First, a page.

Sediments are extremely important to the food web and serve as the ultimate repository and source of most of the contaminants, including metals. For this reason, it is appropriate that regulatory attention addresses the ecological risks that these sediment contaminants might pose. So much so that, the need to understand the impacts of contaminated sediments on aquatic environmental quality is implicit in the text of the Water Framework Directive (2000/60/EC), and in the Directive on Environmental Quality Standards in the field of water policy, different metals have been included in the group of substance identified as priority on account of the substantial risk they pose to or via the aquatic environment. Currently, the first tool to assess metal sediment quality is the use of Sediment Quality Guidelines (SQGs). The SQGs represent an important tool for flagging potentially toxic metal levels in sediments, indicating which sediments may be or no concern and those which merit a closer-look. However, the level of protection offered by current SQGs is far to be totally efficacy. Significantly more research is required into the chronic and sub-lethal effects of dissolved metals and the metal exposures from dietary sources (e.g. food and sediment ingestion). The purpose of this project is to develop an environmental exposure-effect model to predict copper chronic effects in order to improve the effectiveness of the SQGs. This project addresses directly the Community policy established by Water Framework Directive 2000/60/ec and enhances furthermore the development of ecotoxicological tools to prevent the pollution.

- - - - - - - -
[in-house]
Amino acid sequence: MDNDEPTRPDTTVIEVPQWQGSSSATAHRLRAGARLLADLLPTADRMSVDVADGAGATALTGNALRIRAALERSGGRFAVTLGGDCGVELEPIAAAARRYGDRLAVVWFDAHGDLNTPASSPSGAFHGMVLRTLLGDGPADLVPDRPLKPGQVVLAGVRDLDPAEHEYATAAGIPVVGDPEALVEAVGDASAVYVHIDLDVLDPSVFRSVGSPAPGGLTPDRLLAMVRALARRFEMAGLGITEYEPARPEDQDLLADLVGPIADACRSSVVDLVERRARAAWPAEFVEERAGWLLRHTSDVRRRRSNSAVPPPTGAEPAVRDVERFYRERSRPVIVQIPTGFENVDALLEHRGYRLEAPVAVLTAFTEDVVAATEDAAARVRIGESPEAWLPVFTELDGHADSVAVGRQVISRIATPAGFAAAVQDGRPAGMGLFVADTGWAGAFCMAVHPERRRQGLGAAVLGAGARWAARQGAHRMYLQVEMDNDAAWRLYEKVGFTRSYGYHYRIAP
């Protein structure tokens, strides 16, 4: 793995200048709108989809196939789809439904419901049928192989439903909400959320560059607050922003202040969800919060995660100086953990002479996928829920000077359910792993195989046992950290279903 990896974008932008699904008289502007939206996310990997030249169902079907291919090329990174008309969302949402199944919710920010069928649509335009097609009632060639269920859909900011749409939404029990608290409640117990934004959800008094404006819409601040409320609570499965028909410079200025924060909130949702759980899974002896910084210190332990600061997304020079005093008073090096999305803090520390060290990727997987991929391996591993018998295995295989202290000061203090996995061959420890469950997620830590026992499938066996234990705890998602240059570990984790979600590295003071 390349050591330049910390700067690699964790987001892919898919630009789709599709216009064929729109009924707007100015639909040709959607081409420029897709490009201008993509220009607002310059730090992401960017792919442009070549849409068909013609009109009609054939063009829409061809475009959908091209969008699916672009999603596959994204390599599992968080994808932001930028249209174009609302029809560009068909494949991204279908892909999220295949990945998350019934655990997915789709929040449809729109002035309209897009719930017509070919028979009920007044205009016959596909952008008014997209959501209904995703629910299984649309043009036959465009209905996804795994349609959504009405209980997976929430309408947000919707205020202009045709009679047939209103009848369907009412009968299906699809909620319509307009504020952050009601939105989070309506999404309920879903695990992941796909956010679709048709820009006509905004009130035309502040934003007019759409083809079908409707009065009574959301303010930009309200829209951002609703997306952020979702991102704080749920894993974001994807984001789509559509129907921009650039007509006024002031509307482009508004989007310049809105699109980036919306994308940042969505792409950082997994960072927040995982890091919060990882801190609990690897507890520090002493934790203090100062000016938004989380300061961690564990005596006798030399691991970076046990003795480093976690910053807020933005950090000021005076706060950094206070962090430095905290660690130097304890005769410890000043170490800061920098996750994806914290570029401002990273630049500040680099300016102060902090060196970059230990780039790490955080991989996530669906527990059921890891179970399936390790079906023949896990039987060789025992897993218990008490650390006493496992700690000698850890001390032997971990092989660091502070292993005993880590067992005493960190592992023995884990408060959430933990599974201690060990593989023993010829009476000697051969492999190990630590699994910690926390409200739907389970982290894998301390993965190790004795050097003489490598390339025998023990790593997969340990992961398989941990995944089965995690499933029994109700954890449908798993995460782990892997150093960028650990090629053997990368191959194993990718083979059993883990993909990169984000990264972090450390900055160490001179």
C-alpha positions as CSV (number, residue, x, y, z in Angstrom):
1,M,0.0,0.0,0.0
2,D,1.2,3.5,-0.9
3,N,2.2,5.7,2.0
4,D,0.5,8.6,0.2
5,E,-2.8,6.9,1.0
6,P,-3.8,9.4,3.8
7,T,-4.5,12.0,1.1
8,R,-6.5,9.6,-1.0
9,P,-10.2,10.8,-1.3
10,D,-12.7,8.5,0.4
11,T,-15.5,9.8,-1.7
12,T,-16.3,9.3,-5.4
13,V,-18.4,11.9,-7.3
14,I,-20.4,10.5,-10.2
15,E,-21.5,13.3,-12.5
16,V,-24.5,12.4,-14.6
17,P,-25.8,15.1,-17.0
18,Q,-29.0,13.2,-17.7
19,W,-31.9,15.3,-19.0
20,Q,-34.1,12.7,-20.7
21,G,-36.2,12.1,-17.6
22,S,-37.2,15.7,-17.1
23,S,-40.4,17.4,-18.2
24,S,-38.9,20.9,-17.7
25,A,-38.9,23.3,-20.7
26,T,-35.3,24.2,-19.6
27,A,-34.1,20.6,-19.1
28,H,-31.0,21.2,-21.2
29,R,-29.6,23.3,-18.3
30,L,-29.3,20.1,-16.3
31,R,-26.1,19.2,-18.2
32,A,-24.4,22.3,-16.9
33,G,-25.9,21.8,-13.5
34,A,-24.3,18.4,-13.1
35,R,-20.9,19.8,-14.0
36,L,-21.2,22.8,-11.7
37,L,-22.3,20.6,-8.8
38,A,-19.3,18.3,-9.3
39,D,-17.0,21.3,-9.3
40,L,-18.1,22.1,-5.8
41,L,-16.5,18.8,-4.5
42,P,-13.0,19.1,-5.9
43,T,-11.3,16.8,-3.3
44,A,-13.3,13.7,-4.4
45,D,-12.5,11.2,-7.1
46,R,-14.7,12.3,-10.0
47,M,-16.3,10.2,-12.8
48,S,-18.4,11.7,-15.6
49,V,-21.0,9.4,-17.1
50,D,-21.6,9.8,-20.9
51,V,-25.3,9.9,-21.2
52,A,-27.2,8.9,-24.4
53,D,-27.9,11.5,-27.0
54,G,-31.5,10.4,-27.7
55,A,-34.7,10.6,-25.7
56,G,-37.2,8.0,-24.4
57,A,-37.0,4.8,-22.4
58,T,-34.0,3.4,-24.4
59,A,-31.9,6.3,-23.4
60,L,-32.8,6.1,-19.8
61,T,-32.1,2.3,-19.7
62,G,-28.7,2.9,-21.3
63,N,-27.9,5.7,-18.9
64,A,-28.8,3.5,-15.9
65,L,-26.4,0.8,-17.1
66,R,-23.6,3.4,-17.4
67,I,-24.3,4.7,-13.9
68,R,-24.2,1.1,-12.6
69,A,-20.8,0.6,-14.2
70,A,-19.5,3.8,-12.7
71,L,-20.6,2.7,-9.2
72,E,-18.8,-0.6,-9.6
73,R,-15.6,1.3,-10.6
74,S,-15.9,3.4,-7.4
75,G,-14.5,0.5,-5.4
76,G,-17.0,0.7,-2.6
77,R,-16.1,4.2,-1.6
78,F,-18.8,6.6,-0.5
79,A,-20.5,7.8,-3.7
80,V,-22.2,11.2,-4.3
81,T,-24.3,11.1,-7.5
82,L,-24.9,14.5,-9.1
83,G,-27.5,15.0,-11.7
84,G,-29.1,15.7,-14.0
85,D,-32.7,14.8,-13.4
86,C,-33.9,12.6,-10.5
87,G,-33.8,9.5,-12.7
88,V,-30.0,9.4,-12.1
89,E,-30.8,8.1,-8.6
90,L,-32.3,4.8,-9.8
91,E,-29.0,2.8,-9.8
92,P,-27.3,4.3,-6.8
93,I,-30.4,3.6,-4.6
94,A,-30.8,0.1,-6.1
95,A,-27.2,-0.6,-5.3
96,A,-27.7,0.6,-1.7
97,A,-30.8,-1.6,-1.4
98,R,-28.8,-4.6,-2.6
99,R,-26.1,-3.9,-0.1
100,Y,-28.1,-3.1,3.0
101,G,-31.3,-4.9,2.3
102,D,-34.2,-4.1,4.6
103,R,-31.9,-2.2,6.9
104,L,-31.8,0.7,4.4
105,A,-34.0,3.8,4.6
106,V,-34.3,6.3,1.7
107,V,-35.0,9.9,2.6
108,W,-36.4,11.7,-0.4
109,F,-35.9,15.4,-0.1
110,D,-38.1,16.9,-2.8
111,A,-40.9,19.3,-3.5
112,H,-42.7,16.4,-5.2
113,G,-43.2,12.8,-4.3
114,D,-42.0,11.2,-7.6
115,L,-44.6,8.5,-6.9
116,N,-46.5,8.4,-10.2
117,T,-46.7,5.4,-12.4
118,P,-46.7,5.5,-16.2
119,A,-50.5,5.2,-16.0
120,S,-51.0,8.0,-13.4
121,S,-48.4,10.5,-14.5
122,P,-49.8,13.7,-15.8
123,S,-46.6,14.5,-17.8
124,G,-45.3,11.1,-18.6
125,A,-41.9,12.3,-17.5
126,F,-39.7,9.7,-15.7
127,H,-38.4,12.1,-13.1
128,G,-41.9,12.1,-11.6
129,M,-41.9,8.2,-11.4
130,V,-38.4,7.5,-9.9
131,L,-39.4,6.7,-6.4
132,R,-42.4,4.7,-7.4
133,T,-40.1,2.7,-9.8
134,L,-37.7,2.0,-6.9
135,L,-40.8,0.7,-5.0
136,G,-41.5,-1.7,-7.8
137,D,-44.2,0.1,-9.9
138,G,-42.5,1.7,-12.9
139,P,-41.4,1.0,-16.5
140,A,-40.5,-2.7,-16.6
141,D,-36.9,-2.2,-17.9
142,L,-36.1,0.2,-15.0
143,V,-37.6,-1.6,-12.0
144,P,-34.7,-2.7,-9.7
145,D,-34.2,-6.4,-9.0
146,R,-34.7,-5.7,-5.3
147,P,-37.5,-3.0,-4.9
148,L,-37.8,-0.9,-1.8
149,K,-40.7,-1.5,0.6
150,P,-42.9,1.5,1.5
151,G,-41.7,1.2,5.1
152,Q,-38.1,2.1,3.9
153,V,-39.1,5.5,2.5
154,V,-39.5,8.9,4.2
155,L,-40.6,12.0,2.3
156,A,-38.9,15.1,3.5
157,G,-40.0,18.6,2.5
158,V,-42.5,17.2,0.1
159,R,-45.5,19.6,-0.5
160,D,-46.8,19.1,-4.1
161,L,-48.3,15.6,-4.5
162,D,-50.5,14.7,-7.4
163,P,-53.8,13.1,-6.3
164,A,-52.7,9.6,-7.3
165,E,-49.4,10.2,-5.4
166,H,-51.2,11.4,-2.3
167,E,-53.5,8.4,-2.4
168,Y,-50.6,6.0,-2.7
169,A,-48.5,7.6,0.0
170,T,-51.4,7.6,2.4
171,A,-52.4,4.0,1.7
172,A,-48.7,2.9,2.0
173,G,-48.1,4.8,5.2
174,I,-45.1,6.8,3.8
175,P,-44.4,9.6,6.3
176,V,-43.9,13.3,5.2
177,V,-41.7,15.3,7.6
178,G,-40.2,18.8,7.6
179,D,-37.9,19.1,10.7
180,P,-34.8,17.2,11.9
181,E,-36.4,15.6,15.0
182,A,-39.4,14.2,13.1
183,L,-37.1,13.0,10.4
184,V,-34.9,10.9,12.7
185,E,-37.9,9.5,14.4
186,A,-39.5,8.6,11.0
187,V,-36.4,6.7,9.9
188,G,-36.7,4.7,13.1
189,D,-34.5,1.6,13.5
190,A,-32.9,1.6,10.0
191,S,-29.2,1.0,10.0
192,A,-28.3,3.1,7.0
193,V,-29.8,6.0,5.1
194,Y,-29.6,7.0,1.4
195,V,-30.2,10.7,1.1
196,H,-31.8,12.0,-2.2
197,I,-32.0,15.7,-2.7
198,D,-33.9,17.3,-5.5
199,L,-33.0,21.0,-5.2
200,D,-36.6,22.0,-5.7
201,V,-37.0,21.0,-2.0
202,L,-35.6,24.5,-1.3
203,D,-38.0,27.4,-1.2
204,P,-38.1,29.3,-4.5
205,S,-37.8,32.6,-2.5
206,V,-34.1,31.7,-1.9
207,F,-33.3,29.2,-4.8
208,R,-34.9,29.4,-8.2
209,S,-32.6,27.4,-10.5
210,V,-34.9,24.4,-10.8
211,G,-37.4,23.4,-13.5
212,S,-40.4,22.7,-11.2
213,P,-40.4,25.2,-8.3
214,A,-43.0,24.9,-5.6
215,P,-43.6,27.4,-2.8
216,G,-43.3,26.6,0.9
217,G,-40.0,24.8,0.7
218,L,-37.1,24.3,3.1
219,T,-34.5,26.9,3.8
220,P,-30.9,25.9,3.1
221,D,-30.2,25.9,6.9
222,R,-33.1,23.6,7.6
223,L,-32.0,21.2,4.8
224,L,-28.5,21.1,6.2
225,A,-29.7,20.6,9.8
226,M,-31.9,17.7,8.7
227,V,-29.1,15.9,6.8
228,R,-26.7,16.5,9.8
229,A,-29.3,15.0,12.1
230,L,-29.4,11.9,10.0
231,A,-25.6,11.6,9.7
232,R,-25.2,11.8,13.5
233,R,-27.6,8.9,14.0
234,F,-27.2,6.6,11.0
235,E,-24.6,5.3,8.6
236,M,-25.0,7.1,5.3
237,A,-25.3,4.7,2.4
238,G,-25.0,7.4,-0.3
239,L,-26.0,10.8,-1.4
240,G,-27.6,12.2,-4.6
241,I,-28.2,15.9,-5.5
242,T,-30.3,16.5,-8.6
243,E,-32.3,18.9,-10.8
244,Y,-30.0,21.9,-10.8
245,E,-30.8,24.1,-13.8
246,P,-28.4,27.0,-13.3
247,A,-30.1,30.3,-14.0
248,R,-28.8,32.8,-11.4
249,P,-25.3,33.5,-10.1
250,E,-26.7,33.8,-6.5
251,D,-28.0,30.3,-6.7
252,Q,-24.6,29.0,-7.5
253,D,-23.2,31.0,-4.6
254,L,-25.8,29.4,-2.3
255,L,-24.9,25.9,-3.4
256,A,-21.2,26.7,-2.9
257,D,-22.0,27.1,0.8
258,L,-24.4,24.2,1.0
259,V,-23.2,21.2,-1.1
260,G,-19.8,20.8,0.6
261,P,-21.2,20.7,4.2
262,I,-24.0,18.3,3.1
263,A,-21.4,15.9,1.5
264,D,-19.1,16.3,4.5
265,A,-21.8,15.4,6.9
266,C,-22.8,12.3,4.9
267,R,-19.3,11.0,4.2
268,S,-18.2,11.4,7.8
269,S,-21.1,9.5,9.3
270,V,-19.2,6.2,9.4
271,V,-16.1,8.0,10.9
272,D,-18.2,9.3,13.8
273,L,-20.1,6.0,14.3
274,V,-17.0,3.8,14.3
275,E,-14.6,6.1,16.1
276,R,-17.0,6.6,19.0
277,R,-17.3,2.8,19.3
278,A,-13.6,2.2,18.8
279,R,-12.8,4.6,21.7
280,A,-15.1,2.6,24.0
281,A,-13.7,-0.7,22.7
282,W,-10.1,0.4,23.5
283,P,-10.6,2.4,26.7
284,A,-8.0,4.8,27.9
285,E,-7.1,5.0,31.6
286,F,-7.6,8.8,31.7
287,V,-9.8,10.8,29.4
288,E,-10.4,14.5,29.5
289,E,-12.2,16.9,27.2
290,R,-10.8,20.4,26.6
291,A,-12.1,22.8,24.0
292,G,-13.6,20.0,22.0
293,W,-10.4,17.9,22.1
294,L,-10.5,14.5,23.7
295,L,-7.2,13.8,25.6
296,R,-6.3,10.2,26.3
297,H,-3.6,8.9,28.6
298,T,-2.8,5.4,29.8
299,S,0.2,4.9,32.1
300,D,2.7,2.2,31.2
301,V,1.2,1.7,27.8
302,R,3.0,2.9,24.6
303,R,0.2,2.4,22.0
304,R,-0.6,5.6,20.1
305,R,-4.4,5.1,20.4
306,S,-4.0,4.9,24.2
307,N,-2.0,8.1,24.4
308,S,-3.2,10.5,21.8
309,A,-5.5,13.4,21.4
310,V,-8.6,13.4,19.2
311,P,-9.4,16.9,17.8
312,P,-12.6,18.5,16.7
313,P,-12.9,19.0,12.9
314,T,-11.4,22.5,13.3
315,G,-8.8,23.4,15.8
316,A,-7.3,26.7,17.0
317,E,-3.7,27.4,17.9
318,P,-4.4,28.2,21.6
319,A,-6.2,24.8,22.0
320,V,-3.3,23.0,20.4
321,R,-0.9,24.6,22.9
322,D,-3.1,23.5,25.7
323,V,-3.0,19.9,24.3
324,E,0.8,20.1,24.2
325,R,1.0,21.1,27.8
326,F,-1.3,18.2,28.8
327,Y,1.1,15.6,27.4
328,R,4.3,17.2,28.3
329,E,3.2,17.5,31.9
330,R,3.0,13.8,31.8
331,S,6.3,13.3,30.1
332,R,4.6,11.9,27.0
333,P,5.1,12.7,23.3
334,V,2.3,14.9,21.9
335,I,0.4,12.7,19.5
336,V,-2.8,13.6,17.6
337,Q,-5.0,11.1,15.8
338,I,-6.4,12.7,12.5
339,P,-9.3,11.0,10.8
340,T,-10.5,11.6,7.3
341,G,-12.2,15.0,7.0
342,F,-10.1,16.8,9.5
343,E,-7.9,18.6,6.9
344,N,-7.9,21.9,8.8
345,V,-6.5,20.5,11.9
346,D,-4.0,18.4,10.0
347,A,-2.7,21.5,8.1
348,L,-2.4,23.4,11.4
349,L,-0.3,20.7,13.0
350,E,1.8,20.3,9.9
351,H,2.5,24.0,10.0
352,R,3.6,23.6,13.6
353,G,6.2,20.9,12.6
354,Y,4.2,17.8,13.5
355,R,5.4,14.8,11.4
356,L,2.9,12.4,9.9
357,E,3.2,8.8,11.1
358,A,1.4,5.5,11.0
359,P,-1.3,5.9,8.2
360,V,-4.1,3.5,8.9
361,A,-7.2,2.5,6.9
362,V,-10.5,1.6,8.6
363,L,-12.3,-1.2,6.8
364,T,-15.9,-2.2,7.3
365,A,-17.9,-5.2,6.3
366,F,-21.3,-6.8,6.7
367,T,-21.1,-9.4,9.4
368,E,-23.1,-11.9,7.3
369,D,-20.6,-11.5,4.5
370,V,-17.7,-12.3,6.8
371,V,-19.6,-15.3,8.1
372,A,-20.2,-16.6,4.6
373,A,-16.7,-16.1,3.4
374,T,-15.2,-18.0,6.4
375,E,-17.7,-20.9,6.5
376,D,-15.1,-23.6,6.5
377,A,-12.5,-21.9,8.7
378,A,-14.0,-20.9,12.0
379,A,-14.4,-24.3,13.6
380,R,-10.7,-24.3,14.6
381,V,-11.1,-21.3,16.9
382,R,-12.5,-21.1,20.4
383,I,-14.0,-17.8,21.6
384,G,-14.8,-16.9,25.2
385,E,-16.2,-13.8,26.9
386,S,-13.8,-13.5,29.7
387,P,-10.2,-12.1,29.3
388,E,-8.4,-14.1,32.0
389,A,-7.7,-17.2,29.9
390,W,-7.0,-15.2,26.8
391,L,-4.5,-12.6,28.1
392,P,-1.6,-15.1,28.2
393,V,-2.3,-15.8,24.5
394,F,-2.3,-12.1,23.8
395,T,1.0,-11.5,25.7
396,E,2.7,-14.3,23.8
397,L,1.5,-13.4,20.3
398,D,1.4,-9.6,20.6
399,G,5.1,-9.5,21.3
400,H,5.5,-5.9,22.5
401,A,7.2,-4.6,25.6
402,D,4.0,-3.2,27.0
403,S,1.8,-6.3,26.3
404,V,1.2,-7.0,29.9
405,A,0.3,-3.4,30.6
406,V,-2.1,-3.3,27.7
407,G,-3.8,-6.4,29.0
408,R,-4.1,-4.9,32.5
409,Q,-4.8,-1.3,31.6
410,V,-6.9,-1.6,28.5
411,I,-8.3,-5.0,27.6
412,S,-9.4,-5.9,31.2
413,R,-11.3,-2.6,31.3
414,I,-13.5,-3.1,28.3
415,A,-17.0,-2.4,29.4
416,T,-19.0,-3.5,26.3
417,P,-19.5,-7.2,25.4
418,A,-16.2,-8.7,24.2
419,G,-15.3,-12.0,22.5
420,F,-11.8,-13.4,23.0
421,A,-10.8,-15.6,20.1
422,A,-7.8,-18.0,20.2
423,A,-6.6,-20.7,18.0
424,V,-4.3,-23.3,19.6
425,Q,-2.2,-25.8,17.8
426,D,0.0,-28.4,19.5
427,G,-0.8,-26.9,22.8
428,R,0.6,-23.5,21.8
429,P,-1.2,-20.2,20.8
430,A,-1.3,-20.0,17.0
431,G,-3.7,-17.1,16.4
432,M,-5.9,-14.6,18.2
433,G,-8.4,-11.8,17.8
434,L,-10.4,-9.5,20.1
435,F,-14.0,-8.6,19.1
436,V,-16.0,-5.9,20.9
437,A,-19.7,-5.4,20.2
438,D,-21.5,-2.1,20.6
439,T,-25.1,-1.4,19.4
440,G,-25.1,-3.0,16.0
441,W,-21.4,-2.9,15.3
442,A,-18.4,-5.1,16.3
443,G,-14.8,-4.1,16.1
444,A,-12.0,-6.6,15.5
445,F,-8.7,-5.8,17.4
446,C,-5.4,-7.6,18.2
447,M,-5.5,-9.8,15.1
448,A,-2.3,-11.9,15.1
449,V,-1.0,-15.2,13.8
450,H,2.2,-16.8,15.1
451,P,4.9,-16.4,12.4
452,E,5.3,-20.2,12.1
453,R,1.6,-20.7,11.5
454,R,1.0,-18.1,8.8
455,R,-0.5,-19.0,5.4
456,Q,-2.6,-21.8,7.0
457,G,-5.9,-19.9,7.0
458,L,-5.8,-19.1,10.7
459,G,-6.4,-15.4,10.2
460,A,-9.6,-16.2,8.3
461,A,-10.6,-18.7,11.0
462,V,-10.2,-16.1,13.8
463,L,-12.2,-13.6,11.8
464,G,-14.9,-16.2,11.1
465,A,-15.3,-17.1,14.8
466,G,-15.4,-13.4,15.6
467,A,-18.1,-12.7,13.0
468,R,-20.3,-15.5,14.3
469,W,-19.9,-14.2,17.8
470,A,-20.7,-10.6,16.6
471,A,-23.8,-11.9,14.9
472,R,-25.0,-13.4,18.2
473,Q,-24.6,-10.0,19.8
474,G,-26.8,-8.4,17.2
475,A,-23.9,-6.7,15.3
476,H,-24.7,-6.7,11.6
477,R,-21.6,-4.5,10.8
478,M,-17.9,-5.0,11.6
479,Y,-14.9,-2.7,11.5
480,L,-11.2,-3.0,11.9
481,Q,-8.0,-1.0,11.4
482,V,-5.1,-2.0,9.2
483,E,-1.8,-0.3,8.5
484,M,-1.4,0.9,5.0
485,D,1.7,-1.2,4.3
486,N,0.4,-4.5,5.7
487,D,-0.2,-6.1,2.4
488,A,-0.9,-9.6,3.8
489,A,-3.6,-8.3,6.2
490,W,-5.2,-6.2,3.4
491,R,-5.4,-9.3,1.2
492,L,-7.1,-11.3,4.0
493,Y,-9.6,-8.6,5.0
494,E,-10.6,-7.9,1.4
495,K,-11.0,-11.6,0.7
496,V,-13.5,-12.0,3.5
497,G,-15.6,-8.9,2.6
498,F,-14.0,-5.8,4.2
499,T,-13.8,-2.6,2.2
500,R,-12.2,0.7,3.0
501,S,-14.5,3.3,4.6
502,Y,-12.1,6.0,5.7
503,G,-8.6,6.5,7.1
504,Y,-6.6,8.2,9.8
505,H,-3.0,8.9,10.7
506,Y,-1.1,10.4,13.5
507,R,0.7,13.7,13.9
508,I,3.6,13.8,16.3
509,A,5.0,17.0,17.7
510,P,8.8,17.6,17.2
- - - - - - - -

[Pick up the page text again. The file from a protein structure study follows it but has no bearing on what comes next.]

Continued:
Field of science
- /natural sciences/chemical sciences/inorganic chemistry/metals
Call for proposal
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